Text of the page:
How To Invest in Vertical Farming (Plus the Top Vertical Farming Stocks)

As the global population approaches 9 billion by 2050, the food supply needs to increase by 70%. Vertical or hydroponic farming is one potential solution. As an investor, you can buy into the future of farming through stocks, an exchange-traded fund (ETF), or a direct investment. Keep reading to learn how you can invest in vertical farms.

SustainFi Updated October 22, 2021

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What is vertical farming?

Vertical farming involves growing produce indoors in stacked layers, like in the picture above. Vertical farms are often hydroponic or soilless, growing plants in nutrient-rich water. Plants grow under powerful LED lights, often with little human intervention. Vertical farming allows crops to be grown anywhere all year round, regardless of the weather.

Although the vertical farming industry is very young, its proponents believe it can take market share over the next decade. In 2020 alone, venture capitalists poured over $900 million into vertical farming startups, double the 2019 amount. There are already over 2,300 hydroponic farms in the U.S., though they make up a tiny percentage of the produce market.

Why invest in vertical farming?

As the global population approaches 9 billion by 2050, more people move to cities, and arable land decreases, we may need to find alternative farming methods.

Agriculture is also one of the top contributors to climate change. Food production takes up 50% of the planet’s habitable land, accounts for 70% of freshwater consumption, and produces 20-25% of greenhouse gas emissions. As the climate crisis looms, we need ways to reduce emissions from agriculture.

Here are several reasons why vertical farming could be one of the solutions.

  • Vertical farming uses less water. Vertical farming uses 90-95% less water than traditional farming. Water is recycled again and again through the same hydroponic system, so no water is wasted.
  • Vertical farming uses less land. Because crops are grown vertically, yield is higher than with traditional farming. If less land is used for farming, there is less deforestation and more land is available to plant trees.
  • Vertical farming uses less fertilizer and pesticides. Vertical farming doesn’t require as much fertilizer, which is very carbon-intensive to produce. Because farming takes place in a closed environment, herbicides and pesticides are not needed. Pesticides and herbicides may not only be harmful to humans, they also poison the water supply once they end up in rivers and lakes. In addition, indoor farming reduces the risk of contamination with bacteria like E.coli.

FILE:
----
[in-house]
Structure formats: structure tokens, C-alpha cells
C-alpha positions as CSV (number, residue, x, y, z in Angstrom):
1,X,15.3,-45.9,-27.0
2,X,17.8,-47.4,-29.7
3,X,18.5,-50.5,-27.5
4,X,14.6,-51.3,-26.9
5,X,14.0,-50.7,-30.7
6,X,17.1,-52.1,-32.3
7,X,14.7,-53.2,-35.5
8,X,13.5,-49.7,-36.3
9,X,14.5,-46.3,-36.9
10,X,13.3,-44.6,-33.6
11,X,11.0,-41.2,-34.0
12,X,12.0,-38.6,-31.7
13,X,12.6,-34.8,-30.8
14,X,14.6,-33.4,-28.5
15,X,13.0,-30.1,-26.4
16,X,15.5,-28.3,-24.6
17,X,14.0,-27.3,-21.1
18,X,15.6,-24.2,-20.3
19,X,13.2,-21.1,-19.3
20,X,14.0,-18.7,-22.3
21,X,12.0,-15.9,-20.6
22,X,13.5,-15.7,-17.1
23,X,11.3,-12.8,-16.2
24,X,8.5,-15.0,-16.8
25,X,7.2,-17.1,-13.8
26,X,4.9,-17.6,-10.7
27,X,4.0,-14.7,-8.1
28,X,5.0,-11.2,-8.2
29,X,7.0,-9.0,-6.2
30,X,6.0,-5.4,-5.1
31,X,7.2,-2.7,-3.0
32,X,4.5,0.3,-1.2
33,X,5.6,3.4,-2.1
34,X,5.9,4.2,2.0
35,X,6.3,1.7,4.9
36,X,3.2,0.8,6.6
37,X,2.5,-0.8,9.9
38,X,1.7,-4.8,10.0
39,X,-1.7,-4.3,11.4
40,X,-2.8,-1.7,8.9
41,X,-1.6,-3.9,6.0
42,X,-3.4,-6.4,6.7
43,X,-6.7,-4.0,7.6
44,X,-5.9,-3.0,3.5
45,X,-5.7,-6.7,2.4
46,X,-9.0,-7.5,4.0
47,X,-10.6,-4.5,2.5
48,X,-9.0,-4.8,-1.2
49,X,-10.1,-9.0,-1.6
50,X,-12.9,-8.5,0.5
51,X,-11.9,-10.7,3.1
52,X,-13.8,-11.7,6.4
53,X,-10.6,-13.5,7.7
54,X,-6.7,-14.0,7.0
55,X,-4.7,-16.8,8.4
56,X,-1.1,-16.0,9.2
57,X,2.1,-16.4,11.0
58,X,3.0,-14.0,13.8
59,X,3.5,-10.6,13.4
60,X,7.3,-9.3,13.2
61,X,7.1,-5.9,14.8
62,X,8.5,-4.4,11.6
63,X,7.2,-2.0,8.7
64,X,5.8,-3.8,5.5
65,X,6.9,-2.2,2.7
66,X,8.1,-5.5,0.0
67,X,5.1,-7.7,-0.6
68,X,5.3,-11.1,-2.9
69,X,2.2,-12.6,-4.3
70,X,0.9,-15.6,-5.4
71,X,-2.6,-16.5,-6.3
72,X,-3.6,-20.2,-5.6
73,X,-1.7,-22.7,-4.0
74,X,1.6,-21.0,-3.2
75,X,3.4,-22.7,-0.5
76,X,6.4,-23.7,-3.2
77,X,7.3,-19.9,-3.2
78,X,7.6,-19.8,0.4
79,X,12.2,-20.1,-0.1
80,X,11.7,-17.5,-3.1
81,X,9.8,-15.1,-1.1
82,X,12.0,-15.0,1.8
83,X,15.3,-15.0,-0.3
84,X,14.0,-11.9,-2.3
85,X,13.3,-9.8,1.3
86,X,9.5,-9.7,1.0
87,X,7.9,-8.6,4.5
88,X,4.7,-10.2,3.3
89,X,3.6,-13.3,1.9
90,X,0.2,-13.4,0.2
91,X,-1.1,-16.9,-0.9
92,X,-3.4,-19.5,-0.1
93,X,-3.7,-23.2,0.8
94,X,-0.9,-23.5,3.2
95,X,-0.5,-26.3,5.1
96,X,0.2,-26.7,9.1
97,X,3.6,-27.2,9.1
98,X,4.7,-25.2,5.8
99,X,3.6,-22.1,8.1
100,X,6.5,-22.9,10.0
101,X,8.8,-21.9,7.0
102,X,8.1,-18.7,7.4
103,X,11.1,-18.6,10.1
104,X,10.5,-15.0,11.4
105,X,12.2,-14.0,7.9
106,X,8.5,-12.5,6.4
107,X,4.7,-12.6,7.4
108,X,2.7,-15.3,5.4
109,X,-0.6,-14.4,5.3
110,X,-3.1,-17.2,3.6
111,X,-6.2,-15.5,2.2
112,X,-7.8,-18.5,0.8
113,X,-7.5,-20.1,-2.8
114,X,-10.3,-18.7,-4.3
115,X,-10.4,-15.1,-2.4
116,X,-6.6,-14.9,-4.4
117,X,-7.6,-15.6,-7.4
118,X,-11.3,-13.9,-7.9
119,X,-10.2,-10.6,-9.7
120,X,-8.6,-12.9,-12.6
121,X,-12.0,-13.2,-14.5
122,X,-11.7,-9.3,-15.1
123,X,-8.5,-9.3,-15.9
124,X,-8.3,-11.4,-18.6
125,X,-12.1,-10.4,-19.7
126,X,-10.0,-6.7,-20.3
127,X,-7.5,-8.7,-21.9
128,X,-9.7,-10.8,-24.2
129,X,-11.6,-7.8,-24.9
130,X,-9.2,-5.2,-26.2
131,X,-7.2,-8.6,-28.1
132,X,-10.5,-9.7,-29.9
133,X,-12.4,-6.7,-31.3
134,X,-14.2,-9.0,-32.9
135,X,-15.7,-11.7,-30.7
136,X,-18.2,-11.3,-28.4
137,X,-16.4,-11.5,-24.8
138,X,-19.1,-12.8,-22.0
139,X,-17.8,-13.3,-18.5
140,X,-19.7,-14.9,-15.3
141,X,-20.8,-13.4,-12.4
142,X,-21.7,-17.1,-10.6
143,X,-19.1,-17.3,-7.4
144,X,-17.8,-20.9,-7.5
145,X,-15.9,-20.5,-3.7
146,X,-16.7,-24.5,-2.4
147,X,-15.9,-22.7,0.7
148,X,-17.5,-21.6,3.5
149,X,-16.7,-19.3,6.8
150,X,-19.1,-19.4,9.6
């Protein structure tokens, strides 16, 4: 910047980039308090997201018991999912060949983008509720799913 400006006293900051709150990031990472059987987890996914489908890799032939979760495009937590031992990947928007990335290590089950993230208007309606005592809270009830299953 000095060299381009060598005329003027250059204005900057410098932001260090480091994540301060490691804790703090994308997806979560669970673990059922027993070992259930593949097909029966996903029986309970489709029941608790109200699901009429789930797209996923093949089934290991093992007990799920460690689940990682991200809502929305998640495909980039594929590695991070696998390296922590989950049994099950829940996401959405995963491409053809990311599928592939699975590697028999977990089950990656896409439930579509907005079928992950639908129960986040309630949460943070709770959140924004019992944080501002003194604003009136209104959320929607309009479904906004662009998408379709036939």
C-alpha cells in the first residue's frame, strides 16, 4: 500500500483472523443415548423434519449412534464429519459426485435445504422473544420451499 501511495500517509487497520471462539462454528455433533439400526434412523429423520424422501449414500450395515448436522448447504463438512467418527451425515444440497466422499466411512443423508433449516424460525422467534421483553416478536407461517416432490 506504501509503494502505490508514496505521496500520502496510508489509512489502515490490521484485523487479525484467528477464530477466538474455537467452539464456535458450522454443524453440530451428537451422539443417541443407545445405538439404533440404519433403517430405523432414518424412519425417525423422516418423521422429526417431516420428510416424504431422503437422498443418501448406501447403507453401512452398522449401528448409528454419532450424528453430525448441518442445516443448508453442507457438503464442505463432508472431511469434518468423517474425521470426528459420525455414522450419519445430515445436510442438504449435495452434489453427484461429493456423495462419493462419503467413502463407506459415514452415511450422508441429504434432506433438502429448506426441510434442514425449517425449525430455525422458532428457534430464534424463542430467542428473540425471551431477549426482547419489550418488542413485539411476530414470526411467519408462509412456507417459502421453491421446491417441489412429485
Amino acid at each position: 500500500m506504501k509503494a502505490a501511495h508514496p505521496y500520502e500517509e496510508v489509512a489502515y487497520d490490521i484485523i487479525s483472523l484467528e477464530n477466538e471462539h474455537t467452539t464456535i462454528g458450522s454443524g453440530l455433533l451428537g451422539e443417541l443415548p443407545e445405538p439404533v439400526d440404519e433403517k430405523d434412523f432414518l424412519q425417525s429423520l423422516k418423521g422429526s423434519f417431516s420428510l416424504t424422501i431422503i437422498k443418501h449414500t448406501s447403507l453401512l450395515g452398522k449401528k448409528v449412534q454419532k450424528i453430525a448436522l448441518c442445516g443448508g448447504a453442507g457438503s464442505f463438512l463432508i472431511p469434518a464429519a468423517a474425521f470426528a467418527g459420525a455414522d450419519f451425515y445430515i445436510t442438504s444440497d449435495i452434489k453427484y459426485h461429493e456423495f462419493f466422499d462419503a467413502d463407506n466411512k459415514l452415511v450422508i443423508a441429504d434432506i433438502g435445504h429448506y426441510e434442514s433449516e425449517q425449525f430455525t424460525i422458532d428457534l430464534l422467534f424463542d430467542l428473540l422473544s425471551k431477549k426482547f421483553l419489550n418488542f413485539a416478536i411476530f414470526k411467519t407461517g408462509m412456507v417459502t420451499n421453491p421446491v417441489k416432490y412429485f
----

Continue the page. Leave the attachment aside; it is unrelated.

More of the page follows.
• Vertical farming reduces transportation costs. Vertical farming allows produce to be grown near big cities, which reduces transportation cost and related emissions. Plus, the produce is fresh when it ends up on the table.
  • Vertical farming reduces food waste. According to the United Nations, food loss and waste are 25%-30% of total food production and 8%-10% of global greenhouse gas emissions. With vertical farming, produce doesn’t need to travel in trucks for weeks, so it’s less likely to rot.

Last but not least, crops grown indoors are always in season and do not depend on weather conditions.

Unsurprisingly, the vertical farming market is projected to grow by 25.2% each year through 2027, reaching $31.6 billion by 2030.

How to invest in vertical farming

There are three ways you can invest in vertical farming, short of starting your own farm: through stocks, an ETF, or a crowdfunding platform. Let’s get into each of these options.

Vertical farming stocks

Many of the best-known vertical farming companies are early-stage and not yet listed publicly. These include Bowery Farms, the largest vertical farming company in the U.S., and AeroFarms, which canceled its plans to list via a SPAC deal this year. But there are still a few options, though they tend to be volatile, small market capitalization stocks. Some of these companies are also exposed to the cannabis-growing industry.

StockTickerMarket Cap (m)Description2021 Year-to-Date Performance
Hydrofarm Holdings NASDAQ: HYFM$1,600Manufacturer of vertical farming equipment and supplies-39%
Village Farms International NASDAQ: VFFCAD 836Greenhouse operator-22%
AppHarvest NASDAQ: APPH$542Developer and operator of vertical farms-63%
Agrify CorpNASDAQ: AGFY$373Provider of vertical farming technology+42%
CubicFarm Systems TSE:CUBCAD 232Provider of vertical farming technology+53%
urban-gro IncNASDAQ: UGRO$114Provider of vertical farming technology+74%

Data as of 10/20/2021

1. Hydrofarm Holdings (NASDAQ: HYFM)

Hydrofarm makes equipment and supplies for the indoor farming market in the U.S. and Canada, including high-intensity grow lights and climate control solutions. The company has been around for over 40 years, selling to wholesale clients like retail stores. Hydrofarm has six distribution centers in the U.S. and two in Canada.

Because the company’s products can also be used to grow marijuana, the stock has also been a popular way to bet on cannabis legalization. So if you are just looking to invest in growing lettuce, Hydrofarm may not be the best pure-play choice. But, unlike many vertical farming startups, Hydrofarm makes money. For 2021, the company expects $565-$590 million in net sales and $80-90m in profits.

2. Village Farms International (NASDAQ:VFF)

Canadian company Village Farms develops and operates large greenhouses, including hydroponics. It grows tomatoes, cucumbers, and peppers, among other produce. VFF also owns Pure Sunfarms, a low-cost cannabis producer in Canada, and Balanced Health Botanicals, a CBD brand.